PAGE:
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Tuesday, September 17, 2019

Michigan Police Officer With KKK Memorabilia in His Home Has Been Fired

Police Officer Charles Anderson

Muskegon, MI — Charles Anderson, a Michigan police officer, was discovered to have kept and displayed a KKK memorabilia in his home. He has been fired since it went public when Rob Mathis, a prospective homebuyer who is Black, saw the items and posted about it on Facebook.

Last month, Rob Mathis and his wife were touring Anderson’s home that was for sale when they saw a framed KKK document with a title “Knights of the Ku Klux Klan Application for Citizenship.” Mathis, who is also an Army veteran, immediately shared it on a now-viral Facebook post, saying he felt disgusted.

“I feel sick to my stomach knowing that I walk to the home of one of the most racist people in Muskegon hiding behind his uniform and possibly harassing people of color and different nationalities,” Mathis said in the post, adding that he also saw Confederate flags throughout the home.

Mathis did not divulge Anderson’s name on the post but commenters identified him. The Muskegon Police Department, where Anderson had been serving as a police officer for 20 years, acknowledged the post and said that Anderson could be “in possession of certain items associated with a white supremacy group.” He was placed on leave pending an investigation since August 8.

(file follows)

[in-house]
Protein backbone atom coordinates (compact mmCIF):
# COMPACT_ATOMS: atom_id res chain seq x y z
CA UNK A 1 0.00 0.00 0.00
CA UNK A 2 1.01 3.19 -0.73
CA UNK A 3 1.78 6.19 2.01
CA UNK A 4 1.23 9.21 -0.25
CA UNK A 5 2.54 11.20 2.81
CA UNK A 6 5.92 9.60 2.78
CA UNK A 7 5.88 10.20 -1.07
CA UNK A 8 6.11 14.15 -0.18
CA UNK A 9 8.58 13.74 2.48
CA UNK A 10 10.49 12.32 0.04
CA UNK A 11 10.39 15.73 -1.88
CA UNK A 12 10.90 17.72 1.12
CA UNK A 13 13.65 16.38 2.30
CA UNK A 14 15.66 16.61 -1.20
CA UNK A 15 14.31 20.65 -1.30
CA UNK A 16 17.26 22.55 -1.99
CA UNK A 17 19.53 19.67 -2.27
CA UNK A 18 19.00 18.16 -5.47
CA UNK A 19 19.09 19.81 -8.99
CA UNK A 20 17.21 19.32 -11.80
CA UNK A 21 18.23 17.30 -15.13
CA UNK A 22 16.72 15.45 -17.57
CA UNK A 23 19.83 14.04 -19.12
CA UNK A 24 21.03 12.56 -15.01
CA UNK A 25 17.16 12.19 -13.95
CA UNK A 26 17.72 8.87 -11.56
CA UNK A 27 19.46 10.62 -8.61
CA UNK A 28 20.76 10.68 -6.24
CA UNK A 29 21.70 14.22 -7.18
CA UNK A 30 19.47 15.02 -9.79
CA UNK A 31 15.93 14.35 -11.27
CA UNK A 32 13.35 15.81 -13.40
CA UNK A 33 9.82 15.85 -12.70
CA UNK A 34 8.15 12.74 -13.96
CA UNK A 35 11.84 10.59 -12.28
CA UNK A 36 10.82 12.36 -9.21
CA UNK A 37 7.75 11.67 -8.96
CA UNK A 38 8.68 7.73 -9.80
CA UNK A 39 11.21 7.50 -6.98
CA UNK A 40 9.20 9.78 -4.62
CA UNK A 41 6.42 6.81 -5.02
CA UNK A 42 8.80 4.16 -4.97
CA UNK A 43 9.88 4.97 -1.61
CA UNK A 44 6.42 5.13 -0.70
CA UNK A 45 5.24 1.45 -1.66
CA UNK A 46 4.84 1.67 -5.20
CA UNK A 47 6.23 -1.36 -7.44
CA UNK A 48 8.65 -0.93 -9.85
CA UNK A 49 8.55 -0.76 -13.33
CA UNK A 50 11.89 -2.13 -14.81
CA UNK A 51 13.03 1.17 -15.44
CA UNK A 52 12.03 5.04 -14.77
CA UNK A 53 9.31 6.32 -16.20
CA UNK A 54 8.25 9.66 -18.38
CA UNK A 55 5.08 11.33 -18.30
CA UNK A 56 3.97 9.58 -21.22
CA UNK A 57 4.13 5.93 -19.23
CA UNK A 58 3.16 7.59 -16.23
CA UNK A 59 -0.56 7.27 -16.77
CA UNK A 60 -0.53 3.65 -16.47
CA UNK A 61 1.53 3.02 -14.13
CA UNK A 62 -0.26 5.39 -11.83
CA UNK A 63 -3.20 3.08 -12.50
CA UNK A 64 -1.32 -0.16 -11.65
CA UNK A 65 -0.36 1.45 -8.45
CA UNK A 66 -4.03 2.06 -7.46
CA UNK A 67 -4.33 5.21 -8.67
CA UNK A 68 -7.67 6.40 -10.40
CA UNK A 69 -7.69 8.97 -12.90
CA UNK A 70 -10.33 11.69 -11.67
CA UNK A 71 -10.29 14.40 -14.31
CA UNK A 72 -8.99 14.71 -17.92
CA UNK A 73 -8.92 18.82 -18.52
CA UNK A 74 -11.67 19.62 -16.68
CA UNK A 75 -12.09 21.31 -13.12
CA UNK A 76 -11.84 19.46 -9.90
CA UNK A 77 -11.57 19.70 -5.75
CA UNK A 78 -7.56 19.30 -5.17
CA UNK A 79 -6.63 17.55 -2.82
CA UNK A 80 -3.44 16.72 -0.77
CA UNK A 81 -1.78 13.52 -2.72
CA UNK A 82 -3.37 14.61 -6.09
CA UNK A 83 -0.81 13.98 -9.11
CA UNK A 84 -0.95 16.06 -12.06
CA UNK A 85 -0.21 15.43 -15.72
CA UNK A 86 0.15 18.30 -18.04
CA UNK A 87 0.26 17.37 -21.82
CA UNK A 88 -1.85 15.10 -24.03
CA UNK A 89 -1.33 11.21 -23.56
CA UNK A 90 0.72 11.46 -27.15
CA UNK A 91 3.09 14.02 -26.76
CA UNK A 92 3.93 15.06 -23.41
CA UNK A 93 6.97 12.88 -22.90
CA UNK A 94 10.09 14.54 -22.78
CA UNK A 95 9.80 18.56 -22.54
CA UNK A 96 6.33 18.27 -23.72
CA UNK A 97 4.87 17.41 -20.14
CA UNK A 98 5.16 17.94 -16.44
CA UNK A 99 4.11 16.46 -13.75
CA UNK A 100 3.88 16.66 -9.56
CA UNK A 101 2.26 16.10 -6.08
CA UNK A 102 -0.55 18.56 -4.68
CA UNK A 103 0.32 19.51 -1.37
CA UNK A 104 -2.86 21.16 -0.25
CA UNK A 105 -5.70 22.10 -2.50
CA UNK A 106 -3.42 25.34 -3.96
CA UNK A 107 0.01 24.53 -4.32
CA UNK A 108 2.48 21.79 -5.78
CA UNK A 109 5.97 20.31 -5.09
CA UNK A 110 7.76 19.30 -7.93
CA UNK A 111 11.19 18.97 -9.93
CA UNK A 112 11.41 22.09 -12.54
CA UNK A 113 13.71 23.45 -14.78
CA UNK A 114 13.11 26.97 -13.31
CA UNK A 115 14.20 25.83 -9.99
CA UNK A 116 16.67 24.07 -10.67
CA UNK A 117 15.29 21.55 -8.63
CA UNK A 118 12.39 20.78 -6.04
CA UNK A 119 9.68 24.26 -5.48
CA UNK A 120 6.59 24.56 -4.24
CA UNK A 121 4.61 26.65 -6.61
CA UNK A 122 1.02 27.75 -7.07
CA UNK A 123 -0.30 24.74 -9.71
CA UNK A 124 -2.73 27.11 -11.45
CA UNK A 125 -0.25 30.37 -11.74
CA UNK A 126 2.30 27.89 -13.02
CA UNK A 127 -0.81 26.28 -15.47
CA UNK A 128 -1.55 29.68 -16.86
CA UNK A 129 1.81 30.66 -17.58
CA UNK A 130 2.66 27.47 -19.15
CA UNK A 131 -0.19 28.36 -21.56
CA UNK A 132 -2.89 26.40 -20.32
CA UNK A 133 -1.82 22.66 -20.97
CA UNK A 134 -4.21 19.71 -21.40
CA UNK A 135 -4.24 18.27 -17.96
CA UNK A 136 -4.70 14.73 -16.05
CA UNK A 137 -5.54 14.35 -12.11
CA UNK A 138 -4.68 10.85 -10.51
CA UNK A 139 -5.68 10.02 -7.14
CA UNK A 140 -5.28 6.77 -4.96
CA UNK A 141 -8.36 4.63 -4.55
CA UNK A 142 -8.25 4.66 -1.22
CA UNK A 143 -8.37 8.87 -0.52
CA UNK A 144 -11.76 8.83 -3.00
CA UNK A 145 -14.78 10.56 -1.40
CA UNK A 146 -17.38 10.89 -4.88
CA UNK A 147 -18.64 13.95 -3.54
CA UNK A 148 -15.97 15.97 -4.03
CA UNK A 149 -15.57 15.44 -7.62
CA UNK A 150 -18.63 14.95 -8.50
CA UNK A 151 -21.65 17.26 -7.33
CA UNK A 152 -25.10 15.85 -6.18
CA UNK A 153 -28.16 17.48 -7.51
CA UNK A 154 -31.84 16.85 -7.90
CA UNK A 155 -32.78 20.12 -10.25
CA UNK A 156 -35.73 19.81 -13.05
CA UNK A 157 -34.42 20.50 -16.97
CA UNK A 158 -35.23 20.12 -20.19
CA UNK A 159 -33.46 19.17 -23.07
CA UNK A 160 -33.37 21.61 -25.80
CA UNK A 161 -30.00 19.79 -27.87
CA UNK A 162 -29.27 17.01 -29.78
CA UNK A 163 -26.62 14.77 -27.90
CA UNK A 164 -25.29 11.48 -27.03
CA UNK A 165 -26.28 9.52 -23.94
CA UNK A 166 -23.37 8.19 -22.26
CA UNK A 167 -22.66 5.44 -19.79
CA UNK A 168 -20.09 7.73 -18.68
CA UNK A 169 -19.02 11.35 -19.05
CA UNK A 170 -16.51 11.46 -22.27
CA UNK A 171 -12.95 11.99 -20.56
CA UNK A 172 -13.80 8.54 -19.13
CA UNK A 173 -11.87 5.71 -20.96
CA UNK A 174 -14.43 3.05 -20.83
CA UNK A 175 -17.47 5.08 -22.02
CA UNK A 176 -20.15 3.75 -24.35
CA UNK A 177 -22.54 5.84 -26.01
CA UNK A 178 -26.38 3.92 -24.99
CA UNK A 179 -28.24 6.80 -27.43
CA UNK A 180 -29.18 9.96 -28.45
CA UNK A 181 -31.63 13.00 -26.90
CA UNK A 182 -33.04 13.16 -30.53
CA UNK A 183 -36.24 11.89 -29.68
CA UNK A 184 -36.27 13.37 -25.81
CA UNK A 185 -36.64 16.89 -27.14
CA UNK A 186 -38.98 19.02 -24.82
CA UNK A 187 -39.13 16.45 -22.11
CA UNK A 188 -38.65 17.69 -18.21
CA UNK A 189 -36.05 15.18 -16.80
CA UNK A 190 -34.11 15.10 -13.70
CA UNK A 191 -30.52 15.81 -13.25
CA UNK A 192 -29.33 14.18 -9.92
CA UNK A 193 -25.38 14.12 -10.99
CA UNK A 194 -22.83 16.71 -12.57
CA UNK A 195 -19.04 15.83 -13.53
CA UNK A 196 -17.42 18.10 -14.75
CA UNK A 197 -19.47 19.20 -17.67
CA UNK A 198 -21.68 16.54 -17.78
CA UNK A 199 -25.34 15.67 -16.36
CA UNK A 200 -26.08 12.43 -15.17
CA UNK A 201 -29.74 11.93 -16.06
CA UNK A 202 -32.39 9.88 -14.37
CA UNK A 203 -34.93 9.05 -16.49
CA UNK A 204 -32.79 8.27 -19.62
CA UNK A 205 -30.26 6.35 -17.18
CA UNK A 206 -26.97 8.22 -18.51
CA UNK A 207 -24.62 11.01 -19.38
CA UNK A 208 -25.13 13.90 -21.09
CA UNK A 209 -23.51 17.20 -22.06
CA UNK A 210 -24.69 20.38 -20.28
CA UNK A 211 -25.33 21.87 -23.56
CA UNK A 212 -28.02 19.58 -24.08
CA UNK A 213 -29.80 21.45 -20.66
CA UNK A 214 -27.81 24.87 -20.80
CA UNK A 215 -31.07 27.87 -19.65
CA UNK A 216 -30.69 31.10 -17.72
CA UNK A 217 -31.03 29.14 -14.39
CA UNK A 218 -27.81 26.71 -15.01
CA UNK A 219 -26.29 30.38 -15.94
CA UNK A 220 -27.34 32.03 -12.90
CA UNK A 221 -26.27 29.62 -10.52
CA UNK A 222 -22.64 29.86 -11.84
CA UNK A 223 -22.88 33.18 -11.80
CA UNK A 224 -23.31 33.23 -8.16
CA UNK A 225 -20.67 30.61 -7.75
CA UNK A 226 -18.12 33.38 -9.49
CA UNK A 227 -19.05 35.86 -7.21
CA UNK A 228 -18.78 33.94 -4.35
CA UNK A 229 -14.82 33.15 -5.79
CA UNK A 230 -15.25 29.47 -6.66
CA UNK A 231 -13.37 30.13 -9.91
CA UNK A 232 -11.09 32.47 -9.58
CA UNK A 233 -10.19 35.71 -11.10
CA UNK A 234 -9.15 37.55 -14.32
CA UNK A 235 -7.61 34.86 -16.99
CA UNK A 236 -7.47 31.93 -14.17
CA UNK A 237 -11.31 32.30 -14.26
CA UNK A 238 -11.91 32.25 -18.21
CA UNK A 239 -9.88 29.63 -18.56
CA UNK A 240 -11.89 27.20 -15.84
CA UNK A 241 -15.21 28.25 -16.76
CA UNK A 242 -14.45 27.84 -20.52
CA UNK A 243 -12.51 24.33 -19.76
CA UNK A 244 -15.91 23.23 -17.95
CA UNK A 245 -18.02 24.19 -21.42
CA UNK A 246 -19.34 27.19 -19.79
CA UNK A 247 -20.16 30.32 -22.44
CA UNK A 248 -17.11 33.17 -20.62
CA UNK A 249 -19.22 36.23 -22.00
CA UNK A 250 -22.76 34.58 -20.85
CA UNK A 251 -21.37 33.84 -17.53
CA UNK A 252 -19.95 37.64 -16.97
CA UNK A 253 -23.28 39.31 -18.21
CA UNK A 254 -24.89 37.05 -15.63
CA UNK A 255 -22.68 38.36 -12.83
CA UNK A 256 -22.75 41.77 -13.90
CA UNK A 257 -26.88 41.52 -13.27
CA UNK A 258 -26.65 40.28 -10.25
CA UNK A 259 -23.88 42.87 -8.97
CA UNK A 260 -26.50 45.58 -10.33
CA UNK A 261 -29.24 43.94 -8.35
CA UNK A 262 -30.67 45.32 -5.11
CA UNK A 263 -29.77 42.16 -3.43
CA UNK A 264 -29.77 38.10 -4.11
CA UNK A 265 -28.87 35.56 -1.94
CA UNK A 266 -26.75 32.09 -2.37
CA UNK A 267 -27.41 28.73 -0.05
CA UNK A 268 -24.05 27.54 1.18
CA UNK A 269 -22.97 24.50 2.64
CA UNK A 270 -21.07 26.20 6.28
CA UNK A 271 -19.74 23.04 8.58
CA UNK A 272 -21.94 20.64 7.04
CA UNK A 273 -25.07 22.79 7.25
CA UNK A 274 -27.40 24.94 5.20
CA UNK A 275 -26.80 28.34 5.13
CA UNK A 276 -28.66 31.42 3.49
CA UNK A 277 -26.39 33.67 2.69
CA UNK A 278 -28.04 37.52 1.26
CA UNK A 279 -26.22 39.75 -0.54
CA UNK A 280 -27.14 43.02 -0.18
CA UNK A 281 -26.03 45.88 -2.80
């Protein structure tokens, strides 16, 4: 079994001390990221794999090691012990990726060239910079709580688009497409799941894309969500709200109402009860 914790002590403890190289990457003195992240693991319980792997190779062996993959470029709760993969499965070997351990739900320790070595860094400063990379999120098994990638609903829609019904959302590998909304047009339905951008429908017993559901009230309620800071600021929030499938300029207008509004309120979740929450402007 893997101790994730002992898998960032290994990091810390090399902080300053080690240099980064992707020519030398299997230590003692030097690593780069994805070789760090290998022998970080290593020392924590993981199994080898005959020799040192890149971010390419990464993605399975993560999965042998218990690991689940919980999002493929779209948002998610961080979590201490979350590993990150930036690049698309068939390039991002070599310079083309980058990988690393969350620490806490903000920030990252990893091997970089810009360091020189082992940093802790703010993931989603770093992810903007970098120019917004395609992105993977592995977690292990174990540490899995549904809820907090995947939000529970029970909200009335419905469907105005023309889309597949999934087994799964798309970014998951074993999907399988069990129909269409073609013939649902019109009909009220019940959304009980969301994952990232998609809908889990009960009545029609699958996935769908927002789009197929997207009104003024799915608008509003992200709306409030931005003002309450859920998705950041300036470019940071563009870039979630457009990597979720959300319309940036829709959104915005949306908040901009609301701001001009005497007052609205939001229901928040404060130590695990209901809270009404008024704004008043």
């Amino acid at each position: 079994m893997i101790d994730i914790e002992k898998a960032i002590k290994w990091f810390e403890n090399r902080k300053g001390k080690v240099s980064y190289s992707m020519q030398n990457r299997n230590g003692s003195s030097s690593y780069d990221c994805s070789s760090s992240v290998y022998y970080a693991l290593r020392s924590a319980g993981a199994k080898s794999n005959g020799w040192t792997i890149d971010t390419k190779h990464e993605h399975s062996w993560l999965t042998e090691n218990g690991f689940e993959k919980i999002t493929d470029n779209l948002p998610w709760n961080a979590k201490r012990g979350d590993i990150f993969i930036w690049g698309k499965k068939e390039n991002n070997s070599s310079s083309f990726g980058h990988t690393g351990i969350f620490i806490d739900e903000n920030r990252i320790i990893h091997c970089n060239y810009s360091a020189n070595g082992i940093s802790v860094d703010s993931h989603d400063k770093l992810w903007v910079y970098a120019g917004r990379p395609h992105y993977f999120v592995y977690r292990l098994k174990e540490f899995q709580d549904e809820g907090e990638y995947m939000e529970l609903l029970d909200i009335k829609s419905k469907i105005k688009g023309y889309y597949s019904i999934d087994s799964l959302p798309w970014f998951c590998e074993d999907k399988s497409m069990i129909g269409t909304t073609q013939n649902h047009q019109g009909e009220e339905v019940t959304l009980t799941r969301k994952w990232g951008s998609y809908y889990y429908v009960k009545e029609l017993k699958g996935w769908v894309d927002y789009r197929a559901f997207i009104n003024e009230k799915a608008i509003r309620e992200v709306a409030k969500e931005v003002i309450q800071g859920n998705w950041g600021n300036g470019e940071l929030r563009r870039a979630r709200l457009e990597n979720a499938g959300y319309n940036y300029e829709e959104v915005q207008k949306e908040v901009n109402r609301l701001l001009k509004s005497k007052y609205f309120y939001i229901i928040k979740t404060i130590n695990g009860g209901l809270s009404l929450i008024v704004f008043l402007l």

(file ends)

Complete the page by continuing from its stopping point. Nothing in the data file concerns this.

Moreover, the recent incident could reopen a case in 2009 where Anderson fatally shot Julius Allen-Ray Johnson, a 23-year old unarmed Black man. Back then, he was cleared of any wrongdoing since it was ruled that he acted in self-defense. But the results of the investigation could change that.

“Whether or not officer Anderson has racist tendencies or not, would that move the needle one way or another?” Muskegon County Prosecutor D.J. Hilson told MLive in August. “I guess I can’t answer that question. I don’t know. I need a completed internal investigation.”

It has yet been known if the case would be reopened now that Anderson is already terminated.

Although it was not specifically stated in the Muskegon Police Department Policy and Procedure Order that private display of racist materials is illegal, it highlights that officers should not act in a way that would compromise public trust.

“Police officers will, therefore, avoid any conduct that might compromise integrity and thus undercut the public confidence in the officer or this law or this law enforcement agency,” it said.